Here's a function. My intent is to use keyword argument defaults to make the dictionary an empty dictionary if it is not supplied.

>>> def f( i, d={}, x=3 ) :
...     d[i] = i*i
...     x += i
...     return x, d
>>> f( 2 )
(5, {2: 4})

But when I next call f, I get:

>>> f(3)
(6, {2: 4, 3: 9})

It looks like the keyword argument d at the second call does not point to an empty dictionary, but rather to the dictionary as it was left at the end of the preceding call. The number x is reset to three on each call.

Now I can work around this, but I would like your help understanding this. I believed that keyword arguments are in the local scope of the function, and would be deleted once the function returned. (Excuse and correct my terminology if I am being imprecise.)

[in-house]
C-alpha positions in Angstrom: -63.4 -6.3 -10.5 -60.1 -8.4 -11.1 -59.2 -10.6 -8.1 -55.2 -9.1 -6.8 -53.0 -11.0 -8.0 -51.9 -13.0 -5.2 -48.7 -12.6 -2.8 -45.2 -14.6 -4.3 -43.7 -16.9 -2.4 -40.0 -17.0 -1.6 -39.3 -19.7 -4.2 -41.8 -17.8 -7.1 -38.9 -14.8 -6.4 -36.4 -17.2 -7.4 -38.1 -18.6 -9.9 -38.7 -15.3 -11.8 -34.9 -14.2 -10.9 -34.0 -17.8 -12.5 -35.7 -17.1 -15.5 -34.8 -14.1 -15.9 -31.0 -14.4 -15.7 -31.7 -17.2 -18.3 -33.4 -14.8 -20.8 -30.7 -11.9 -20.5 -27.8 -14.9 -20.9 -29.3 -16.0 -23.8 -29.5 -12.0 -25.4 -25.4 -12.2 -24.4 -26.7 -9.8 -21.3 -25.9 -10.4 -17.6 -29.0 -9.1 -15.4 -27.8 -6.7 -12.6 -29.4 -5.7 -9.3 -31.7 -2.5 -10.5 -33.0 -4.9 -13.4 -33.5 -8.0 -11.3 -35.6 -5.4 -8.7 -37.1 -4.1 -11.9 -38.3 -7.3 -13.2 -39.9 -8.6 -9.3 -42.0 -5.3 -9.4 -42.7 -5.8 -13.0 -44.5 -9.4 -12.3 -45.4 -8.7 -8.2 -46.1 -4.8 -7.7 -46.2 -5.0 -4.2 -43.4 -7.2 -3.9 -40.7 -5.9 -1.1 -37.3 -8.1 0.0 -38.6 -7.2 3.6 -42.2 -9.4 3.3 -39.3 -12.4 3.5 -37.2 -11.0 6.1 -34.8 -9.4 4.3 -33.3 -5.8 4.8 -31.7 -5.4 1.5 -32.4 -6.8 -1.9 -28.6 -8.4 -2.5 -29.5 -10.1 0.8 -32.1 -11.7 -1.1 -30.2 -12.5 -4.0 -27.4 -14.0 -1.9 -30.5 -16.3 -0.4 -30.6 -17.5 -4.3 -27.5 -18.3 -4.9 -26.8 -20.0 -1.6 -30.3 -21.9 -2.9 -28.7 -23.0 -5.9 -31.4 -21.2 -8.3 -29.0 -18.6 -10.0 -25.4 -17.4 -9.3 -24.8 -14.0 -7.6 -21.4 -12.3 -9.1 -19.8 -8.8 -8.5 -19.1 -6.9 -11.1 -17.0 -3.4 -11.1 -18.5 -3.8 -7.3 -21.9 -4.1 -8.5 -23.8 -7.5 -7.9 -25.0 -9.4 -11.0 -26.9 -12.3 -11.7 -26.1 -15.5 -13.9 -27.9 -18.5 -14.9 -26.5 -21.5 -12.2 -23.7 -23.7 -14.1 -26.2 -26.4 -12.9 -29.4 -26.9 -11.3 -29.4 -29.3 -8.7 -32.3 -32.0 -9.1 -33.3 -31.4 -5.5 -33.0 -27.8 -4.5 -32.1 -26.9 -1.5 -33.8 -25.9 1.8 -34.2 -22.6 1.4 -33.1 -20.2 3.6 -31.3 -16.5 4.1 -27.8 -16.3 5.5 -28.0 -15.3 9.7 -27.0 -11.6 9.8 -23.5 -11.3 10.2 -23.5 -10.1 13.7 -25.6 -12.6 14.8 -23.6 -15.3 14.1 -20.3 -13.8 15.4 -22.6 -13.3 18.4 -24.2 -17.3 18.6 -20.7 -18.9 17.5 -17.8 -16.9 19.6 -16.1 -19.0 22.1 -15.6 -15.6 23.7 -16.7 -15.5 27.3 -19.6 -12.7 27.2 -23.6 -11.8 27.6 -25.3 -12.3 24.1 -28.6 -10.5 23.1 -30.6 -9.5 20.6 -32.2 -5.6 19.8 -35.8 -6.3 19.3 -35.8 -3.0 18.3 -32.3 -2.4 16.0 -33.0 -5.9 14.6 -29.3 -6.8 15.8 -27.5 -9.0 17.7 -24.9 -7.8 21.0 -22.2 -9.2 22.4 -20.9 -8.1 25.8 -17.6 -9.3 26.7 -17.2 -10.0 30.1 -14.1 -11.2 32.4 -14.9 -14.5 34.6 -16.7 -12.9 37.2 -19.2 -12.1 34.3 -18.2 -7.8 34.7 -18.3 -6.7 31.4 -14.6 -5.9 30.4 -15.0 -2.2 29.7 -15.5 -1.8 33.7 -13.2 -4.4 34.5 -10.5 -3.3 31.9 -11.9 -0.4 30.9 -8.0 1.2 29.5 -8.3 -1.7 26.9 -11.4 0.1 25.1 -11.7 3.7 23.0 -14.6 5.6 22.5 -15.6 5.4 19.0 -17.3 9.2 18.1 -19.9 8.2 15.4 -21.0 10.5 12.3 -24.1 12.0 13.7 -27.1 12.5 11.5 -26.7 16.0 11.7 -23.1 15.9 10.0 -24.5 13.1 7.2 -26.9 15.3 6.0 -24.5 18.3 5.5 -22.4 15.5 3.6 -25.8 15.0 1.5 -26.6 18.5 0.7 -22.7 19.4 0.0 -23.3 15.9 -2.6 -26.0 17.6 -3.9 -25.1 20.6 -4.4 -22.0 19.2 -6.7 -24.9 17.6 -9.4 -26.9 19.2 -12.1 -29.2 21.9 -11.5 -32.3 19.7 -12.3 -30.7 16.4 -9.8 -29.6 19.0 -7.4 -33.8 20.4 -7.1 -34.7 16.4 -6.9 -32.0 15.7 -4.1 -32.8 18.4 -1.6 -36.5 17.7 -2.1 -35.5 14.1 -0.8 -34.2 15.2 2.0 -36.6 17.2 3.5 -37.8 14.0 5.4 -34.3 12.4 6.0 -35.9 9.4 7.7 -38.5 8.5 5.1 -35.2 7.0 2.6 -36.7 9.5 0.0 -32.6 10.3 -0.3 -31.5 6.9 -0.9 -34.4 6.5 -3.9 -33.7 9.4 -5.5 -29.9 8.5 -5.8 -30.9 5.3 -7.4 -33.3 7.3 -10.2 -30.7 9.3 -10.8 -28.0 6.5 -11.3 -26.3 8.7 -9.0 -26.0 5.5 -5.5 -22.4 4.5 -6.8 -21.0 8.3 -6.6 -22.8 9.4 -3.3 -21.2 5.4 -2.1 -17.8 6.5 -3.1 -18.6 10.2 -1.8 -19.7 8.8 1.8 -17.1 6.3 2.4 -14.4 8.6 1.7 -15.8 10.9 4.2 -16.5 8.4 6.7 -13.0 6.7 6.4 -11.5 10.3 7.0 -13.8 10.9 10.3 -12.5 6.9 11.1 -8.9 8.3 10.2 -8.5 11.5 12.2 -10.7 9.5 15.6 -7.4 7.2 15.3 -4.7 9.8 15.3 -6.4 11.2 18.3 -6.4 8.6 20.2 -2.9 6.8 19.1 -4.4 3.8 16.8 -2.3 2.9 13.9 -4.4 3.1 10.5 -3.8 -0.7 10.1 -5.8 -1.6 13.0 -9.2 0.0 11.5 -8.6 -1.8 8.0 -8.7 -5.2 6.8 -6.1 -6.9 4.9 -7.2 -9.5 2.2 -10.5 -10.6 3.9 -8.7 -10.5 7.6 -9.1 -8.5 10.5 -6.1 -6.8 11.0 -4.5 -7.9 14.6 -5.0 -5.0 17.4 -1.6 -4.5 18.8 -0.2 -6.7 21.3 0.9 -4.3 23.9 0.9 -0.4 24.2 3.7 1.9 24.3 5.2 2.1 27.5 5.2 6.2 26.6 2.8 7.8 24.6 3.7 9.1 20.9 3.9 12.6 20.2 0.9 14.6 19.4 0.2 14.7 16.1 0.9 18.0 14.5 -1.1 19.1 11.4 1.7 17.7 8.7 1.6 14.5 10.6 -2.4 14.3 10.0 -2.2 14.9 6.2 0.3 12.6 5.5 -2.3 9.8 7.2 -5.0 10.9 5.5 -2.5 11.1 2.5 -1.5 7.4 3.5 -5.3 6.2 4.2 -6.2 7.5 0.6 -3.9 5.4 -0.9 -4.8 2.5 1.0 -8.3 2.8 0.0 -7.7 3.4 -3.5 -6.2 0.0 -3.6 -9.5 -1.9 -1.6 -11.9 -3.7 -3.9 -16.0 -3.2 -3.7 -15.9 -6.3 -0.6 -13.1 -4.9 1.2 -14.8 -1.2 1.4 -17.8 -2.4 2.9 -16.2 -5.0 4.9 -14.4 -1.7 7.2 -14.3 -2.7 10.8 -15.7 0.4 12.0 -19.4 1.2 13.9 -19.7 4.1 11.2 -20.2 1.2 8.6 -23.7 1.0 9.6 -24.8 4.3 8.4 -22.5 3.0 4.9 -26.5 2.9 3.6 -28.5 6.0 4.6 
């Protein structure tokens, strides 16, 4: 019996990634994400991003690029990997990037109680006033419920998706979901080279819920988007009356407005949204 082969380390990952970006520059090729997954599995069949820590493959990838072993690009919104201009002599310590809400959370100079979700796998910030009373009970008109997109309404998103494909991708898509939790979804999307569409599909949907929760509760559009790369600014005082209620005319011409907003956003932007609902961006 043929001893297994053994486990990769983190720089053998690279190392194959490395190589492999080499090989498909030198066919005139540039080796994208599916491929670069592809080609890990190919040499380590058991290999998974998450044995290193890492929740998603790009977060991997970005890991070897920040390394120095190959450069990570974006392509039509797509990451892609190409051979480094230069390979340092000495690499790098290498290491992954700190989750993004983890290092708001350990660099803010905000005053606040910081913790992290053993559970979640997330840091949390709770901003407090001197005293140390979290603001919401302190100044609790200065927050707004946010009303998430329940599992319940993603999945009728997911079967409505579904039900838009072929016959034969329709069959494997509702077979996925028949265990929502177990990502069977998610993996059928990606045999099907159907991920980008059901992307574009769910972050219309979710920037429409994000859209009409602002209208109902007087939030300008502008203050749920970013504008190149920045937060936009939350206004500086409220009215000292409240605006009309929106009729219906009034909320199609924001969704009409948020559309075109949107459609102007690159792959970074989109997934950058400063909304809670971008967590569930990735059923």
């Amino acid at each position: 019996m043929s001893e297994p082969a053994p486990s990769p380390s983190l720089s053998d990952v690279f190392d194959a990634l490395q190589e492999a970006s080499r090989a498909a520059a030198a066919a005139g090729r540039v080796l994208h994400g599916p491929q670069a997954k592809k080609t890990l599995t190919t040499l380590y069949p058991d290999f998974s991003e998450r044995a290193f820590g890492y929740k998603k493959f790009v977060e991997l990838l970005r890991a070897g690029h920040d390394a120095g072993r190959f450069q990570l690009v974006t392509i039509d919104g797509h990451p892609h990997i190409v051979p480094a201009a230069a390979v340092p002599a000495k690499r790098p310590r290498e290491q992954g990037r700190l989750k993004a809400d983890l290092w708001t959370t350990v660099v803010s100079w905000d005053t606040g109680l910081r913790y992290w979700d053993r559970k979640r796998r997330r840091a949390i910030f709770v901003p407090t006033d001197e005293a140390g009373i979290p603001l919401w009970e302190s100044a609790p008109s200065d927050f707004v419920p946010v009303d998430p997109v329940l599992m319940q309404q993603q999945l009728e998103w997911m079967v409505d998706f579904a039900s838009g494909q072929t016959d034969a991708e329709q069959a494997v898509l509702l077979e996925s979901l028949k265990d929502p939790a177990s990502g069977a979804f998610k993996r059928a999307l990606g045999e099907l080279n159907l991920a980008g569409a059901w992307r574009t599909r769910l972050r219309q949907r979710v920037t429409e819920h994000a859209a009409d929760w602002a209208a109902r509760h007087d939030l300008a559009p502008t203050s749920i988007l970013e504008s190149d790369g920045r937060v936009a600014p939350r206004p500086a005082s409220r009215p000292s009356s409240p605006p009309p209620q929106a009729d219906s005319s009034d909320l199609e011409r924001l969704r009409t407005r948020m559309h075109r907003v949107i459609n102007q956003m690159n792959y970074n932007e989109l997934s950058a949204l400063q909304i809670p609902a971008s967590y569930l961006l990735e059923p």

So the local value pointed to by the name d should be deleted, and on the next call, if I don't supply the keyword argument d, then d should be set to the default {}. But as you can see, d is being set to the dictionary that d pointed to in the preceding call.

What is going on?

Is the literal {} in the def line in the enclosing scope?

This behavior is seen in 2.5, 2.6 and 3.1.

>>> def f(i, d=None, x=3):
...     if not d:
...         d={}
...     d[i] = i*i
...     x += i
...     return x,d
>>> f(2)
(5, {2: 4})
>>> f(3)
(6, {3: 9})
| improve this answer | |
  • 1
    we may define it as d = d or {}. – Program Questions Oct 21 '16 at 5:52
  • @ProgramQuestions if d is an empty dict then this may not do what you want. – Stuart Axon Oct 7 '19 at 13:35

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